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Teaching Resources

The Biggio Center engages, supports and empowers Auburn’s academic community in each phase of the scholarly teaching and transformative learning process.

  • The Biggio Center has created a sample syllabus in Canvas that can be a very helpful place to start:
  • Instructors should provide students with a complete syllabus at the start of semester, including specific course objectives; the grading system and method of determining the final grade; the relative importance of assigned papers, quizzes, examinations, class preparation, and participation; the approximate schedule for examinations; and the policy on unannounced quizzes. (source: Faculty Handbook 4.2.1)
  • Departments should collect and keep a copy of the syllabus for each course taught each semester. The syllabi must be collected by the second week of each semester and stored online or in a reasonably accessible location in the departmental office. Each syllabus must be kept for a minimum of 12 months after the completion of the term in which the course is offered.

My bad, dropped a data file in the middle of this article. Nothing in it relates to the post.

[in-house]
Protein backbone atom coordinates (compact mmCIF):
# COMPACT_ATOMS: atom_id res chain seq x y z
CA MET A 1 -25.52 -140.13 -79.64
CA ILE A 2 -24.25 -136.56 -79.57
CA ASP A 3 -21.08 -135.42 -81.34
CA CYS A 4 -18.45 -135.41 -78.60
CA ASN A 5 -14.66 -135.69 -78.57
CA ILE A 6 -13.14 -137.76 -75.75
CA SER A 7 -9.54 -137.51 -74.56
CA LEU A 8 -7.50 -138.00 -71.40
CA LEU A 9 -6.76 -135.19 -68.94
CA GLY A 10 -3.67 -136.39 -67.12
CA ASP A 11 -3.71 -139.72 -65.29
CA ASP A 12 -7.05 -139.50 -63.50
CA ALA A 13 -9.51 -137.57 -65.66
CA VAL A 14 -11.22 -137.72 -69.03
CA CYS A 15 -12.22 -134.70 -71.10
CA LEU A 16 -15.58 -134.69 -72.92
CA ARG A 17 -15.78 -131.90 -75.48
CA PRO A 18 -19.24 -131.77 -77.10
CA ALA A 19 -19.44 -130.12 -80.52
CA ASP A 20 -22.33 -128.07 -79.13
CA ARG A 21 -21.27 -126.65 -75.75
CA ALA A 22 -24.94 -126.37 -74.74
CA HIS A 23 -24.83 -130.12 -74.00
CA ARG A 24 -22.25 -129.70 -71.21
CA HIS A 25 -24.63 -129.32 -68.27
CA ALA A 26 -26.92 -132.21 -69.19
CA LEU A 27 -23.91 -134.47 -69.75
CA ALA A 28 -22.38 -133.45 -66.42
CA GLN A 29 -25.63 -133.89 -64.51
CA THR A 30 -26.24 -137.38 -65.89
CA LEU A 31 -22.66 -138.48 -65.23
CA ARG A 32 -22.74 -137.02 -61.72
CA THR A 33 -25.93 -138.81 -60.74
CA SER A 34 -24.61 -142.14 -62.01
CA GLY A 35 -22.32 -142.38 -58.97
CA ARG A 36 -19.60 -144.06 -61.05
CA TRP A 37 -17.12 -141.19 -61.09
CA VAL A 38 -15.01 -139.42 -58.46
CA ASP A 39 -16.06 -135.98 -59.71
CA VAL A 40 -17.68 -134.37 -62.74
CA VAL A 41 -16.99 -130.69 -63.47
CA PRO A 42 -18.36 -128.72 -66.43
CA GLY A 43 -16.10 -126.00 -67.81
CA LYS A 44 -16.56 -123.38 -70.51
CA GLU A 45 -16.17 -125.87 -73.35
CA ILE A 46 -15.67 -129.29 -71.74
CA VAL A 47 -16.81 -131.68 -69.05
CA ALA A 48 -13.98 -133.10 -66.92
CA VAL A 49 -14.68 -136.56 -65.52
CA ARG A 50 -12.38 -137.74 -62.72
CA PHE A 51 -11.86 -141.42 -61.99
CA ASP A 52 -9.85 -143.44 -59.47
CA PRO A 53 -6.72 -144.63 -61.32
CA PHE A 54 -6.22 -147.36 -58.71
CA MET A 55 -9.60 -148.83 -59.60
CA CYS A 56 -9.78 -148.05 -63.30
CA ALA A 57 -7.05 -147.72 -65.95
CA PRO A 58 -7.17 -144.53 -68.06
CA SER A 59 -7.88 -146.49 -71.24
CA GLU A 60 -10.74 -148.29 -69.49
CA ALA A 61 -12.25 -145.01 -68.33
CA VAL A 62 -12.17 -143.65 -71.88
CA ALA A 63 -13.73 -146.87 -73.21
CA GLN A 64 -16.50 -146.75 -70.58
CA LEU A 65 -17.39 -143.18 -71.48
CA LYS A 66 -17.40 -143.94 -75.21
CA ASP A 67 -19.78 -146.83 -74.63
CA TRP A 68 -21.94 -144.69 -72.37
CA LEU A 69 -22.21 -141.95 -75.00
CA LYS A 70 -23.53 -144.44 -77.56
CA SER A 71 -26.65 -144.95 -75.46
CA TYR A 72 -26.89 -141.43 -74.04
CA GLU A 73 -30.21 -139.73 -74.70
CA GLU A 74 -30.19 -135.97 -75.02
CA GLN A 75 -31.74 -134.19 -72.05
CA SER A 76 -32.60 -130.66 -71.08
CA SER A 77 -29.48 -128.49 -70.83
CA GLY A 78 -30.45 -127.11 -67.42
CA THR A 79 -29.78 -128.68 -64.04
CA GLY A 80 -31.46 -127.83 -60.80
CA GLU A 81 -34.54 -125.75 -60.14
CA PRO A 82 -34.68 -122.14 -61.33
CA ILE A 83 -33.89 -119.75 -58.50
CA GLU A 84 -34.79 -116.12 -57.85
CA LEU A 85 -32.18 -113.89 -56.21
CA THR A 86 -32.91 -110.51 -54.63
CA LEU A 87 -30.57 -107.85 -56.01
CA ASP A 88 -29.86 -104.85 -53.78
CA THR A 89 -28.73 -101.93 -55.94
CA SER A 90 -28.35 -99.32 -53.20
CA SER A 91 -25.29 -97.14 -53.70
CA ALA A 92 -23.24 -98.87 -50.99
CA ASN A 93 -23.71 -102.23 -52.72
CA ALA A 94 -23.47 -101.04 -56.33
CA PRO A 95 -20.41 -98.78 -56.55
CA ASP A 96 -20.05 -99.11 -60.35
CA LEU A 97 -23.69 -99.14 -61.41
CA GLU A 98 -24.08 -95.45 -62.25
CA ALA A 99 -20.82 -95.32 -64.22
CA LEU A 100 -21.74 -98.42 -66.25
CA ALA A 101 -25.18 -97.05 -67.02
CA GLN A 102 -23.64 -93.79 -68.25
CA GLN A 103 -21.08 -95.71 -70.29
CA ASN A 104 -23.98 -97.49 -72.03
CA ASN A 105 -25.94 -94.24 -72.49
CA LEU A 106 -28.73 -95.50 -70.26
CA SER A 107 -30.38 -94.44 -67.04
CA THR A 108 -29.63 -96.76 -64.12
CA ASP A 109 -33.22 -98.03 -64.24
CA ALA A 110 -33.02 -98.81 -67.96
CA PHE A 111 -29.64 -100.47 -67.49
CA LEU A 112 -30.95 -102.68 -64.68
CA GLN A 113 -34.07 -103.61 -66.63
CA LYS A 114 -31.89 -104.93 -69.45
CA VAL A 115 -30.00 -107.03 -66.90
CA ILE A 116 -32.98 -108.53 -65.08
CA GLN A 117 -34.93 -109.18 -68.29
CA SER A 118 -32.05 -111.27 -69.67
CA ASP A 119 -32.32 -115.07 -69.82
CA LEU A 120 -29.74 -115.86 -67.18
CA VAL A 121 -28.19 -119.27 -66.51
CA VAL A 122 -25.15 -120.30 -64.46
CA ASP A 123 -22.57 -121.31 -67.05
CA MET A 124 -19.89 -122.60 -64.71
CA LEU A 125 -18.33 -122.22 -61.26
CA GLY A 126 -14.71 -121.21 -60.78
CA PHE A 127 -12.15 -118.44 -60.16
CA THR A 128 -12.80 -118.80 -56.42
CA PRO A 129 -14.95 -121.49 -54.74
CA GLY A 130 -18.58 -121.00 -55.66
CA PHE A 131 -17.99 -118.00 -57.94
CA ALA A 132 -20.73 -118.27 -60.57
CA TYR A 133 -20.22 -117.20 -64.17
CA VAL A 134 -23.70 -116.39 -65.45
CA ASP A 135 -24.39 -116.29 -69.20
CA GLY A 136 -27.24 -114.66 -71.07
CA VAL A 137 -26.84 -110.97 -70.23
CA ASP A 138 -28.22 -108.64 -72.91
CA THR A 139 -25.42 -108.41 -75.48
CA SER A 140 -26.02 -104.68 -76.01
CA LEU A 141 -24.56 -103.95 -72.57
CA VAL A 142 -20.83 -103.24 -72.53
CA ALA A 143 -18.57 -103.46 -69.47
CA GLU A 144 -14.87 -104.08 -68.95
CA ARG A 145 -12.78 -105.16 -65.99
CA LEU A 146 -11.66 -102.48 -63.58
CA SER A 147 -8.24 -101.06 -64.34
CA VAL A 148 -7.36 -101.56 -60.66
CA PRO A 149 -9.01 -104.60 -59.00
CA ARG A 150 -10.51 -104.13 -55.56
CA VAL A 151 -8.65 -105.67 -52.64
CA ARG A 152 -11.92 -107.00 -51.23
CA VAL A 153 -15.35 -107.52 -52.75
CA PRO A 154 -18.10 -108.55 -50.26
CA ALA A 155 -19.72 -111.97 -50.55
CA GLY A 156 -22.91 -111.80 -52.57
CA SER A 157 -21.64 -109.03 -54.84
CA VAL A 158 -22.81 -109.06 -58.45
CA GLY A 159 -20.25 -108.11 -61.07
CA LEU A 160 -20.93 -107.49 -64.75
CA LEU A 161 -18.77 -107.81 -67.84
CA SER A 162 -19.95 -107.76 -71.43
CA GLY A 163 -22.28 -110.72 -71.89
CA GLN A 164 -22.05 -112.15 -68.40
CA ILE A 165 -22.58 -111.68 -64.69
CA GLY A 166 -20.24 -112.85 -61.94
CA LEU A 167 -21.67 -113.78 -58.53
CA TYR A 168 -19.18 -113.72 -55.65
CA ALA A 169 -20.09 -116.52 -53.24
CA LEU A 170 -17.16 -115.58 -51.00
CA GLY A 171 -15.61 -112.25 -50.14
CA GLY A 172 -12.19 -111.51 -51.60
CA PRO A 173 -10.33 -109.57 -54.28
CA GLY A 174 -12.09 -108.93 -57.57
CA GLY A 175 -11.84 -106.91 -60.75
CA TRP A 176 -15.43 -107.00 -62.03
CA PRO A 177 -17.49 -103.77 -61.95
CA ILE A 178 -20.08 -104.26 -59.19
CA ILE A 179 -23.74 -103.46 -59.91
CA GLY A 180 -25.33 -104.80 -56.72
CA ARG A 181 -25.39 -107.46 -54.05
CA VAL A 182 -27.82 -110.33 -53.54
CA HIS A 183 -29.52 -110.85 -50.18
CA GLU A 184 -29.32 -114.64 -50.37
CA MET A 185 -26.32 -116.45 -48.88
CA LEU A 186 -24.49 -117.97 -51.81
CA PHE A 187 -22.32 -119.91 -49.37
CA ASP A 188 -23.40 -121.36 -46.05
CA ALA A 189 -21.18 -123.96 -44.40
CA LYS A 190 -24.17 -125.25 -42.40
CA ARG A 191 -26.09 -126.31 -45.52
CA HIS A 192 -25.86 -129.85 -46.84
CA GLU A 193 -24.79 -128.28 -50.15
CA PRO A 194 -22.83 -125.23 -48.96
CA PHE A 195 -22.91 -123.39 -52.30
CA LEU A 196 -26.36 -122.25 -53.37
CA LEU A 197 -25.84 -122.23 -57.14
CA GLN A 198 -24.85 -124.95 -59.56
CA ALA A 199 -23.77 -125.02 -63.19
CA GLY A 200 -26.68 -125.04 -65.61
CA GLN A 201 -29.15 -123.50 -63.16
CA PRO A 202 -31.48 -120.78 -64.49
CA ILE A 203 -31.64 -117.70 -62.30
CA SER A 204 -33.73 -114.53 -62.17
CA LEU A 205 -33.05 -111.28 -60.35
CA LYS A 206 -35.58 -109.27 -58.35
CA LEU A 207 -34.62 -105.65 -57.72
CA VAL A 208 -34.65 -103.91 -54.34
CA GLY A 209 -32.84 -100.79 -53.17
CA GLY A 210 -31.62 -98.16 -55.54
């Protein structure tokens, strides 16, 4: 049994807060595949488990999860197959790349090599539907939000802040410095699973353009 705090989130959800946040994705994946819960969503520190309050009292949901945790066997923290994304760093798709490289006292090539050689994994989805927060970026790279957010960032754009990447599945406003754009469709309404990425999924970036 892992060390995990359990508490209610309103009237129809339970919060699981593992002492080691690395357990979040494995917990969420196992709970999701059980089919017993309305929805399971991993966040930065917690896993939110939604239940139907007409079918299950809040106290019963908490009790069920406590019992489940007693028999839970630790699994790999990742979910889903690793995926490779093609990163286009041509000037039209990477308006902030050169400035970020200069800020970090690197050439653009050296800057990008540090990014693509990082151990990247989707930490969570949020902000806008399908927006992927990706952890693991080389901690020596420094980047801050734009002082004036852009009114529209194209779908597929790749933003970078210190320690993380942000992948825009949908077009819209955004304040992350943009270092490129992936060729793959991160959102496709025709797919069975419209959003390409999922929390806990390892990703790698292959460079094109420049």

Academic Honesty

Class Attendance

  • Faculty should include an attendance policy with the course syllabus. It should be administered in accord with the policy on class attendance.

Early Alert Grades

  • Faculty teaching core courses and first-year seminars must record in Banner an early alert grade for all students at midterm. This information is used by university advising and academic support resources to identify students of concern for additional outreach.
  • More information on Academic Support Resources available to all students is here.
  • Early Alert Grade Policy

Emergencies and Students of Concern

Faculty Program Abroad Director's Agreement

Directed Studies for Undergraduates

Final Exam Guidelines

All additions, modifications and deletions of courses and programs (majors, minors or certificates) must be approved by at least the CLA and University Curriculum Committees. Depending on the type of change, further on-campus, state or accreditor notification/approval may be necessary. So plan ahead and start curriculum changes as early as possible.

The Provost Office pages on Curriculum Management is the most comprehensive and up-to-date guide to all things related to course and program changes.

The curriculum process can be confusing and the Course Inventory Management (CIM) web interface for making changes is not terribly user-friendly. Department chairs typically are the local experts on curriculum matters. The Associate Dean for Academic Affairs works closely with the CLA curriculum committee, department chairs and any faculty with questions about the process. So if you have questions, ask. Don’t let good curriculum changes be stymied by a confusing system.